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Public-images-osm logo.svg multipolygon
Multipolygon Illustration 6.svg
The multipolygon relation is used to represent complex areas.
Group: Properties

  • Way - outer
  • Way - inner
Status: De facto

Relations of type multipolygon are used to represent complex areas.

Simple areas are mapped in OSM by creating one circular way and tagging it with something that suggests an area rather than a circular way. For example, a circular way tagged landuse=forest will be assumed to be an area, while a circular way tagged junction=roundabout will not.

However, this model only works for areas the outline of which consists of one single way, and which do not have holes. Any area that is more complex than that (e.g., because its outline consists of several ways joined together, or because the area consists of multiple disjunct parts, or has holes) requires a multipolygon relation.

In short, a multipolygon relation can have any number of ways in the role outer (the outline) and any number of ways in the role inner (the holes), and these must somehow form valid rings to build a multipolygon from.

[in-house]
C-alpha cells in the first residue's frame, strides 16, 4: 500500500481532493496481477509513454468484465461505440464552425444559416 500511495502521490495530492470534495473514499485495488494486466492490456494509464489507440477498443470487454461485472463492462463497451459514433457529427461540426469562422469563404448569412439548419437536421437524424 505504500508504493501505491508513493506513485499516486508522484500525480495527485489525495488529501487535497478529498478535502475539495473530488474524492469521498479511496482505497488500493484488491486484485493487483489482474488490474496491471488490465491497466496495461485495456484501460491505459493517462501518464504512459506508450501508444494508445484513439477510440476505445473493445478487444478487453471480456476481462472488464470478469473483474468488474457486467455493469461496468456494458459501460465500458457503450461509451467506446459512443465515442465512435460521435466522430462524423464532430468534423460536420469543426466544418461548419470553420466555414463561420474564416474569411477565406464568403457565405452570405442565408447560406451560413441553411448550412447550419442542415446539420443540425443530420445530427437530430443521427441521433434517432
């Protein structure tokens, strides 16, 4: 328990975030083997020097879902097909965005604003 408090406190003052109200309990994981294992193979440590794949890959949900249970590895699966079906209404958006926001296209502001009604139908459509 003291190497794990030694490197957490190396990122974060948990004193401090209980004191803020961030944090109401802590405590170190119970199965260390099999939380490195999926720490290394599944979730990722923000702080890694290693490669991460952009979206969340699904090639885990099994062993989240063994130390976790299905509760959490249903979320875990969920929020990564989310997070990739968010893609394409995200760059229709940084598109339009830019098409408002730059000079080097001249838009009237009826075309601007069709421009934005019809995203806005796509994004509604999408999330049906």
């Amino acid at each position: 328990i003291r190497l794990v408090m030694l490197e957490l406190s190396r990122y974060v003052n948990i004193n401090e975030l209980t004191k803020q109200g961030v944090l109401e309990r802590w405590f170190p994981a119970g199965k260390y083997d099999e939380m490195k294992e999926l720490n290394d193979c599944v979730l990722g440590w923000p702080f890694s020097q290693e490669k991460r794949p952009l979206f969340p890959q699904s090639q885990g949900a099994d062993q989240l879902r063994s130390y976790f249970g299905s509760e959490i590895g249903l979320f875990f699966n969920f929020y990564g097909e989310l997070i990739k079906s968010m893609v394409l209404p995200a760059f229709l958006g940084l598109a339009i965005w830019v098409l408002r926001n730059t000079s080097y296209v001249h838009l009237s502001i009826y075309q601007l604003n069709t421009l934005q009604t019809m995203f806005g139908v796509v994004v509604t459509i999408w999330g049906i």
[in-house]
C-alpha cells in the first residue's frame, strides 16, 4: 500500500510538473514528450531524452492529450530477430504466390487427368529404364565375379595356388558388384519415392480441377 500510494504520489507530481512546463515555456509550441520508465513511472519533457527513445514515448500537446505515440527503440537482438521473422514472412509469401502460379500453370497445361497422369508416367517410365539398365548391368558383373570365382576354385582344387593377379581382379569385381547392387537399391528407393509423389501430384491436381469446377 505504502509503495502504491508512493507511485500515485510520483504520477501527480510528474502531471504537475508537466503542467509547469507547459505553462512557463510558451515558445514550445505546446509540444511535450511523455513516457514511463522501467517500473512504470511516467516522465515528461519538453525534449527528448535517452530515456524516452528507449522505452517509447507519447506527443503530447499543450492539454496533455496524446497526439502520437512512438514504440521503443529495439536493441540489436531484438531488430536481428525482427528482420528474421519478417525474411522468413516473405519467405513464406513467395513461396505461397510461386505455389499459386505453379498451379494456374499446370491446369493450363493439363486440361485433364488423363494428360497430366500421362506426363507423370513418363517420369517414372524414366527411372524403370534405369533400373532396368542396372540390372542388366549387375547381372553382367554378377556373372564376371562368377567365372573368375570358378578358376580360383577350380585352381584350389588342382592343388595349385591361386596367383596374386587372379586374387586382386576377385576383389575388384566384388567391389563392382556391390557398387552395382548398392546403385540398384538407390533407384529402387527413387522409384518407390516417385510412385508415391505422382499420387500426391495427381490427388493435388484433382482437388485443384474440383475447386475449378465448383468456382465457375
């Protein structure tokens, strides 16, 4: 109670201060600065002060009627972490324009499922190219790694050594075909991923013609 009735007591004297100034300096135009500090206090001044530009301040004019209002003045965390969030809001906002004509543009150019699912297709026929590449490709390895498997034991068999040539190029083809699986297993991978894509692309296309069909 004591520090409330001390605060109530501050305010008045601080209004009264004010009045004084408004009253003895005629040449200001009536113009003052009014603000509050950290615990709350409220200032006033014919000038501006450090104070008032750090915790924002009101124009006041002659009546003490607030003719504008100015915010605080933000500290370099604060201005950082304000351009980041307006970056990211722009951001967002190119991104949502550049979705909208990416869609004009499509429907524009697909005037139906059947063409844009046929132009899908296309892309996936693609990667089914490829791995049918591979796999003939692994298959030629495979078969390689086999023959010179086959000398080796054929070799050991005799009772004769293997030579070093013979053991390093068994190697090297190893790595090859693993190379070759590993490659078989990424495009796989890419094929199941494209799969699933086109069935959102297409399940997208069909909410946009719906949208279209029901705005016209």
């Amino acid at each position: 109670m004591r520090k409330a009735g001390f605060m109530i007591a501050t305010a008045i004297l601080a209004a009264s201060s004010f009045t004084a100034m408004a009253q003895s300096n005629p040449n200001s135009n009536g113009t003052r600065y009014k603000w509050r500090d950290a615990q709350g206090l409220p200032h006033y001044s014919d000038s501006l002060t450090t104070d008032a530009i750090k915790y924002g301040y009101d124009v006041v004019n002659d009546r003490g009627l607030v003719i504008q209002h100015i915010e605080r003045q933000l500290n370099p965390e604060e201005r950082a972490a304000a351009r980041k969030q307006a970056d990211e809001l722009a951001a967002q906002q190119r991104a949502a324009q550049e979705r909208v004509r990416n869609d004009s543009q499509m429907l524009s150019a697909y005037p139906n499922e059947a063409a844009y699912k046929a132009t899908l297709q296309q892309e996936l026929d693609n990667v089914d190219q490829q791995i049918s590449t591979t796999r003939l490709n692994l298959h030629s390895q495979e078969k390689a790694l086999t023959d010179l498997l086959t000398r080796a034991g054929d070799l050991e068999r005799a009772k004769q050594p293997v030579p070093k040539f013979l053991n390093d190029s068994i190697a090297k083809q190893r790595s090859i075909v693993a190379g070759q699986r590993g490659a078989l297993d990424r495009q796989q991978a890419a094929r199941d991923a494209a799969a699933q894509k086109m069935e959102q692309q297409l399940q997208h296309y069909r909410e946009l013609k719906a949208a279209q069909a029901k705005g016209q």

Mainly in Germany type=multipolygon has also been used instead of type=boundary for boundary relations. This method was not widely accepted and should be considered deprecated.


Key Value Explanation
type multipolygon Tells applications to use area-building rules on the members.
... ... Any tags describing the multipolygon (names, landuses, ...)


Way or Node Role Recurrence? Explanation
Way outer one or more The ways making up the outer ring(s) of the area.
Way inner zero or more The ways making up the inner ring(s) of the area.
Way none Don't use, deprecated. Tools may handle this as outer.


The intended use of multipolygons is this: